Individual Reorganization Plans through Chapter 11
Not just for Business
While the vast majority of Chapter 11 cases are filed on behalf of business entities, individual debtors are also eligible to seek protection under this Chapter. Unlike a Chapter 7 or Chapter 13 plan, there are no eligibility requirements or restrictions.
Force Lenders to Reduce Principal through a Chapter 11 Cramdown
Florida ranks among the top five states in the country in percentages of properties underwater and drops in median home values. The numbers of properties worth less than their mortgages is staggering. Even for individuals owning just one rental property can save tens of thousands of dollars in principal reduction utilizing the Chapter 11 cramdown.
How it Works
For rental, commercial, and personal property, the cram-down process can reduce the principal owed on the loan to what the property is currently worth.
For example, an investor who purchased a condominium to use as a rental property several years ago owes $300,000 of principal on the note and has an approximate mortgage payment of $1,610 per month, exclusive of taxes and interests. Due to the collapse in the housing market, the condominium is now worth only $180,000 and the market rate for rental is $1,100. The condo is a toxic asset in that it is worth significantly less than the outstanding loan balance and it cannot generate net positive rental income. A successful Chapter 11 cramdown can force the lender to reduce the principal to $180,000 and lower the interest rate. The new monthly payment under a cramdown could be $859 per month – which would turn the toxic property into a profitable investment again.
Other Advantages for Individuals Filing under Chapter 11
– Reorganization of Debt: In a Chapter 11 case, an individual debtor is granted the opportunity to propose a plan to reorganize his or her debts and payoff creditors. Unlike a Chapter 13 reorganization plan which has payment terms that are strictly governed by the Bankruptcy Code, a Chapter 11 reorganization plan affords the debtor with flexibility. For example, plan payments under a Chapter 13 are restricted to either 3 or 5 years in length.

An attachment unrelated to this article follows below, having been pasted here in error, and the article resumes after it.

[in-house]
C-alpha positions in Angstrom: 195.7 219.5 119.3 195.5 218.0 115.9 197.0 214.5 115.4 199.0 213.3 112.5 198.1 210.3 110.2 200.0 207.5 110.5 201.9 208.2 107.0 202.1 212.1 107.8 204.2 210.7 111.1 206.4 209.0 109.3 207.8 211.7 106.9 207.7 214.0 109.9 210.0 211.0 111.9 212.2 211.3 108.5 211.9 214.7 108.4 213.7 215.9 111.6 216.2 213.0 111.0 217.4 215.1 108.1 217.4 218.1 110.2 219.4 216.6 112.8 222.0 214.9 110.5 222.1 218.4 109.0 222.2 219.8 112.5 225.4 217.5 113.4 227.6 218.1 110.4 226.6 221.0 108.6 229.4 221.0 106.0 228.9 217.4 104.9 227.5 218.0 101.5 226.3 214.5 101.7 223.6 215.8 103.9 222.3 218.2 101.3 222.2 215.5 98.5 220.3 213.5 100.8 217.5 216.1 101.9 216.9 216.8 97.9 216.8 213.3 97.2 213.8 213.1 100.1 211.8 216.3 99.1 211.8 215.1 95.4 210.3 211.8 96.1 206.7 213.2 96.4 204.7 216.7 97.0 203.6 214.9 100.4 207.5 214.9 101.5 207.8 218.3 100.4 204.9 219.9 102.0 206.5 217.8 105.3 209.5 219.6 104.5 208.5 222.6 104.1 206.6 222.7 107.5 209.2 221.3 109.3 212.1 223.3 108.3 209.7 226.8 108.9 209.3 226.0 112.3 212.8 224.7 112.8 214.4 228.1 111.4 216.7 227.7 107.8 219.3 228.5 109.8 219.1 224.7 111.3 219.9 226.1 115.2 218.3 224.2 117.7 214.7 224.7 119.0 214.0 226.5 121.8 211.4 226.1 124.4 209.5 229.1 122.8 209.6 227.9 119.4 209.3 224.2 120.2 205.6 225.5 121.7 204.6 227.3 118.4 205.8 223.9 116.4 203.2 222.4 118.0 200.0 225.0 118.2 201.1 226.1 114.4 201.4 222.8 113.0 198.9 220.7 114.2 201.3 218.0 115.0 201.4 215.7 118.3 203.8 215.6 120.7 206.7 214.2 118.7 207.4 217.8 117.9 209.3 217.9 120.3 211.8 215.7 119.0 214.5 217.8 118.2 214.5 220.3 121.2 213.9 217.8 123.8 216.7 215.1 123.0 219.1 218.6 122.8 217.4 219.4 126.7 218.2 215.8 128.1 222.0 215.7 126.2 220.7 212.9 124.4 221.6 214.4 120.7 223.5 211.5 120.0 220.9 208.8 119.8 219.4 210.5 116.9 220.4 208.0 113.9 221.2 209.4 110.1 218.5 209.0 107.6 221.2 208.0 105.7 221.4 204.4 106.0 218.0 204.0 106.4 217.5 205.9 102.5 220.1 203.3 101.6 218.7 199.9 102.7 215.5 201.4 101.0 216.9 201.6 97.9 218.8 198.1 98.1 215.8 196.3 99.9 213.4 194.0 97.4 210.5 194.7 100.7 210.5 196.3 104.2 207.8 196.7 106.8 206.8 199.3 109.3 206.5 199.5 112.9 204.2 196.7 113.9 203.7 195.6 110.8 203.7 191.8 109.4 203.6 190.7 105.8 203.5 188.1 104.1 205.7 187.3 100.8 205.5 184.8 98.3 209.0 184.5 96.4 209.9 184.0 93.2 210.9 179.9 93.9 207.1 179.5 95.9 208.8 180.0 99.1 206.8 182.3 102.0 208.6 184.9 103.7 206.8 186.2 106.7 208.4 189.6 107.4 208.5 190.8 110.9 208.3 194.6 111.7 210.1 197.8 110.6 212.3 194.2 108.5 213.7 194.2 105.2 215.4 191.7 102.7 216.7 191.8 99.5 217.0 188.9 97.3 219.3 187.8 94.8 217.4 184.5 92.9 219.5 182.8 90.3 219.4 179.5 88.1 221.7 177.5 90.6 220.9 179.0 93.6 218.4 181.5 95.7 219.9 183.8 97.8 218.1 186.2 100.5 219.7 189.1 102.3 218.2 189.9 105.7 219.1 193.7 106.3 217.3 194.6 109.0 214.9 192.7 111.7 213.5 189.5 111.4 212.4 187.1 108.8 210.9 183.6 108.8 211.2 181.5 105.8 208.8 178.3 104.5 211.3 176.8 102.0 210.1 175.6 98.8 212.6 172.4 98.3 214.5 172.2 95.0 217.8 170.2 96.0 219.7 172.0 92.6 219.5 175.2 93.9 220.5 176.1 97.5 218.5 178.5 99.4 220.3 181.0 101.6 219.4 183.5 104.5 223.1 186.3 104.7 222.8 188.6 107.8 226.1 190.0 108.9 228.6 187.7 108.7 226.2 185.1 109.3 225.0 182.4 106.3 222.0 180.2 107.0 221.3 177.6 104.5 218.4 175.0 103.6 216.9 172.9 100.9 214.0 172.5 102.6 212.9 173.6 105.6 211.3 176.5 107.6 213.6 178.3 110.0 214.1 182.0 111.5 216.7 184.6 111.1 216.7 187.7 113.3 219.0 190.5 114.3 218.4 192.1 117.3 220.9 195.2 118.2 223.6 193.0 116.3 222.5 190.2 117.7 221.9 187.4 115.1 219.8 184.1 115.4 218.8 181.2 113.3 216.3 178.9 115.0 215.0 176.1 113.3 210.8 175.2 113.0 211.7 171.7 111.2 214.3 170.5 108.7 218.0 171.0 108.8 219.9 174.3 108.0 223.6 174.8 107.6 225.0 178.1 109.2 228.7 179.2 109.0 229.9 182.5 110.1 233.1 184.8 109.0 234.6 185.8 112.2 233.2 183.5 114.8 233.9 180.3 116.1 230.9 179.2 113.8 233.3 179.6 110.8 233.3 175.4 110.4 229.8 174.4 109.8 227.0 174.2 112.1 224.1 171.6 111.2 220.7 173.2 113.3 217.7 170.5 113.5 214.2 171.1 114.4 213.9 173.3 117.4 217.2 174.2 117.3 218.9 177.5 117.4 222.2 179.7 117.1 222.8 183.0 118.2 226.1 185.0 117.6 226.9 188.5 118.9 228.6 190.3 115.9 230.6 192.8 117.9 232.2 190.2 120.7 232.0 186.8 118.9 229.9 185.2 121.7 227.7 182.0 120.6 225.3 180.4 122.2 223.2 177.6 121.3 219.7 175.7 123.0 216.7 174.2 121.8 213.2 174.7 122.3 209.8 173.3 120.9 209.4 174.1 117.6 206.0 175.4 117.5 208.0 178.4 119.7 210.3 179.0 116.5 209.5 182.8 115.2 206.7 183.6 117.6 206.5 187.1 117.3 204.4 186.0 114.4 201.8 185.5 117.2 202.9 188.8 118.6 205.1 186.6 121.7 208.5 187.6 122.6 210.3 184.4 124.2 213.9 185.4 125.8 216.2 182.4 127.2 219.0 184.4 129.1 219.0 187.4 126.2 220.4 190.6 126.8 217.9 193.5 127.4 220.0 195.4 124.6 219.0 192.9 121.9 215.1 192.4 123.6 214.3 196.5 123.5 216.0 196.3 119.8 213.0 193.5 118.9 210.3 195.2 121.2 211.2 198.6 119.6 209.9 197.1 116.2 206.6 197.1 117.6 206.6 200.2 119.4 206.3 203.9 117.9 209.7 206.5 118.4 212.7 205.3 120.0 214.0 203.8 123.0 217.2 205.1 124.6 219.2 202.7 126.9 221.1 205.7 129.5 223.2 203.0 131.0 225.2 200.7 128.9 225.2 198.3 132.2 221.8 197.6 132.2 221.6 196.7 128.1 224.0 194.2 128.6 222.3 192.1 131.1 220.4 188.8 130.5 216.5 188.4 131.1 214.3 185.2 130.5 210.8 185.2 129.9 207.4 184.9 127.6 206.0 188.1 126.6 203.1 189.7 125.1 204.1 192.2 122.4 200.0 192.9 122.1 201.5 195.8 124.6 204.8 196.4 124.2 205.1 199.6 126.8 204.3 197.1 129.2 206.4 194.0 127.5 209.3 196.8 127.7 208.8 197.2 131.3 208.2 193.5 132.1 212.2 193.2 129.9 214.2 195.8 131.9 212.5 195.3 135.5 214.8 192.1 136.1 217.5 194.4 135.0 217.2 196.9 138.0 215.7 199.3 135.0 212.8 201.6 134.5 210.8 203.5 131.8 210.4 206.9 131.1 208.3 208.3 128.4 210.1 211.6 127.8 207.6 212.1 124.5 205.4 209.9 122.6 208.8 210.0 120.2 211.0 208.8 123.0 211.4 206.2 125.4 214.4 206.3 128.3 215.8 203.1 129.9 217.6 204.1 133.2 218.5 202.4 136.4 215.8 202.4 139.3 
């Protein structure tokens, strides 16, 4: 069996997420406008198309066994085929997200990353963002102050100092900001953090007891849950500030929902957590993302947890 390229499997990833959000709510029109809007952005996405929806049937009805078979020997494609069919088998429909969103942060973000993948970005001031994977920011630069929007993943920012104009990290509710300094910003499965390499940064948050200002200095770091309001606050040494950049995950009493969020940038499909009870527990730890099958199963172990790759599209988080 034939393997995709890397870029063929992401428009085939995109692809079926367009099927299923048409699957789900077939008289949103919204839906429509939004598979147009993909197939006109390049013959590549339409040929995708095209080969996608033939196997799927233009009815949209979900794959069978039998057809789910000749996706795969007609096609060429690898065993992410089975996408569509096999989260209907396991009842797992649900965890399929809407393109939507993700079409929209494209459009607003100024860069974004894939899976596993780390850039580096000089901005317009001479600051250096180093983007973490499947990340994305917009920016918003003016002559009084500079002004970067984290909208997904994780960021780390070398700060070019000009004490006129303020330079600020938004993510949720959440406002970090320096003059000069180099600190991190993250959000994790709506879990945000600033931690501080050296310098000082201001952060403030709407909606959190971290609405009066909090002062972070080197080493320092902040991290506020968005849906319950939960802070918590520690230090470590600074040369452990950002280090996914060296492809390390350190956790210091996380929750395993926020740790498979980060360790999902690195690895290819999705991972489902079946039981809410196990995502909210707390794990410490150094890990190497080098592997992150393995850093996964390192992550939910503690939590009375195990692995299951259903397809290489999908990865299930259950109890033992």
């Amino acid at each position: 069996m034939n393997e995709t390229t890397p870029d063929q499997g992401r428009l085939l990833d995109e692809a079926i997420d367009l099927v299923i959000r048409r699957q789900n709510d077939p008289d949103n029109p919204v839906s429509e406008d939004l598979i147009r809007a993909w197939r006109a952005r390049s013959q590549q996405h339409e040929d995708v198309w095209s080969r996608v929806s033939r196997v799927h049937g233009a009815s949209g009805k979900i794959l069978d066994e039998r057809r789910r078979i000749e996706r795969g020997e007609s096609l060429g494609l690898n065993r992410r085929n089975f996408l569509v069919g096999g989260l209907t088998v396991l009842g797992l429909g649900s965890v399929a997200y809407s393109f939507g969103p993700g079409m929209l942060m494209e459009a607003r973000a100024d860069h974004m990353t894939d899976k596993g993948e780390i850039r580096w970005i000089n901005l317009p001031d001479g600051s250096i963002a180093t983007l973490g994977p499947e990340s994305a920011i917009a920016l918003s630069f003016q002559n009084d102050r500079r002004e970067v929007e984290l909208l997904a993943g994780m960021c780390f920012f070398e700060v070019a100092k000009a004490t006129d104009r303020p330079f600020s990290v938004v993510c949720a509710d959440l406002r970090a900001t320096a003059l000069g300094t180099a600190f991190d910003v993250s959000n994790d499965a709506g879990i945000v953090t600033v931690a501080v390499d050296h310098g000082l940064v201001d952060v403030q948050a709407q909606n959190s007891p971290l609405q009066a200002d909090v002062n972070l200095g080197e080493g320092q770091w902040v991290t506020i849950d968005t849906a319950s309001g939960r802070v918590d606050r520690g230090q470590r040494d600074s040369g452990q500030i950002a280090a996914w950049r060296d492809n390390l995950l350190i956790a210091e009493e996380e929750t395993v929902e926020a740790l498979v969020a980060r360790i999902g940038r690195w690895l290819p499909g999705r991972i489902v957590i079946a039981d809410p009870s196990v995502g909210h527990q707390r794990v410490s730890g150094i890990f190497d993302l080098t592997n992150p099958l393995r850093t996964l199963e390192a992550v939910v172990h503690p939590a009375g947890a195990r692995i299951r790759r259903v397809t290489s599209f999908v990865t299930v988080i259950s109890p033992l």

– No debt limit or means test. In order to be eligible for a Chapter 13 Bankruptcy Case, the debtor must have regular monthly income, non-contingent, liquidated, unsecured debts of less $360,475 and non-contingent, liquidated, secured debts of less than $1,081,400. Chapter 11 does not have any debt restrictions. Further, a Chapter 7 debtor is subject to passing the means test. The means test is a multi factored evaluation of an individuals income compared with local and national averages. If an individual debtor’s income is too high, there is a presumption of abuse which can prevent the debtor from receiving a discharge.
– In many instances, after the confirmation of the plan, the Bankruptcy Court may grant a discharge to the individual debtor who has not completed payments under the plan if the value of property actually distributed under the plan to unsecured creditors is not less than the amount that would have been paid had the debtor liquidated under chapter 7, and if modification of the plan is not practicable.